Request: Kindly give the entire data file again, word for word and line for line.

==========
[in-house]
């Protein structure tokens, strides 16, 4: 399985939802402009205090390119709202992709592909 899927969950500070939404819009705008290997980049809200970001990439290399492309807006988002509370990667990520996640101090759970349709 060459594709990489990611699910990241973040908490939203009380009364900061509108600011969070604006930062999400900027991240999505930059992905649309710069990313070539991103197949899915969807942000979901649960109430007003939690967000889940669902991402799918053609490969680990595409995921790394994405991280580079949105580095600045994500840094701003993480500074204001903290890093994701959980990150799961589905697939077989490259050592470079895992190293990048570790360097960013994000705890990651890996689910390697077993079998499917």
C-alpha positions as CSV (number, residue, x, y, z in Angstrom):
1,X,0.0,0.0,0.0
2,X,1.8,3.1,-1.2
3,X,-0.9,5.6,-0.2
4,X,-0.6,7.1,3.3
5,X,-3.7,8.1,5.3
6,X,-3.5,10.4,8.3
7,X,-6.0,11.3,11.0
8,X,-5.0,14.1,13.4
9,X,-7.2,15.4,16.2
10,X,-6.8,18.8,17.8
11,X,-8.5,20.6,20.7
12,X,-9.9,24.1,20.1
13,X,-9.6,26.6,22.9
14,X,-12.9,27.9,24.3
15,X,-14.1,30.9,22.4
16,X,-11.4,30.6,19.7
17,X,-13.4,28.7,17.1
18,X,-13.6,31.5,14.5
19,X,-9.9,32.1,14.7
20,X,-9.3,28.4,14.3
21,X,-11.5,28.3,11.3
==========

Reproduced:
[in-house]
């Protein structure tokens, strides 16, 4: 399985939802402009205090390119709202992709592909 899927969950500070939404819009705008290997980049809200970001990439290399492309807006988002509370990667990520996640101090759970349709 060459594709990489990611699910990241973040908490939203009380009364900061509108600011969070604006930062999400900027991240999505930059992905649309710069990313070539991103197949899915969807942000979901649960109430007003939690967000889940669902991402799918053609490969680990595409995921790394994405991280580079949105580095600045994500840094701003993480500074204001903290890093994701959980990150799961589905697939077989490259050592470079895992190293990048570790360097960013994000705890990651890996689910390697077993079998499917």
C-alpha positions as CSV (number, residue, x, y, z in Angstrom):
1,X,0.0,0.0,0.0
2,X,1.8,3.1,-1.2
3,X,-0.9,5.6,-0.2
4,X,-0.6,7.1,3.3
5,X,-3.7,8.1,5.3
6,X,-3.5,10.4,8.3
7,X,-6.0,11.3,11.0
8,X,-5.0,14.1,13.4
9,X,-7.2,15.4,16.2
10,X,-6.8,18.8,17.8
11,X,-8.5,20.6,20.7
12,X,-9.9,24.1,20.1
13,X,-9.6,26.6,22.9
14,X,-12.9,27.9,24.3
15,X,-14.1,30.9,22.4
16,X,-11.4,30.6,19.7
17,X,-13.4,28.7,17.1
18,X,-13.6,31.5,14.5
19,X,-9.9,32.1,14.7
20,X,-9.3,28.4,14.3
21,X,-11.5,28.3,11.3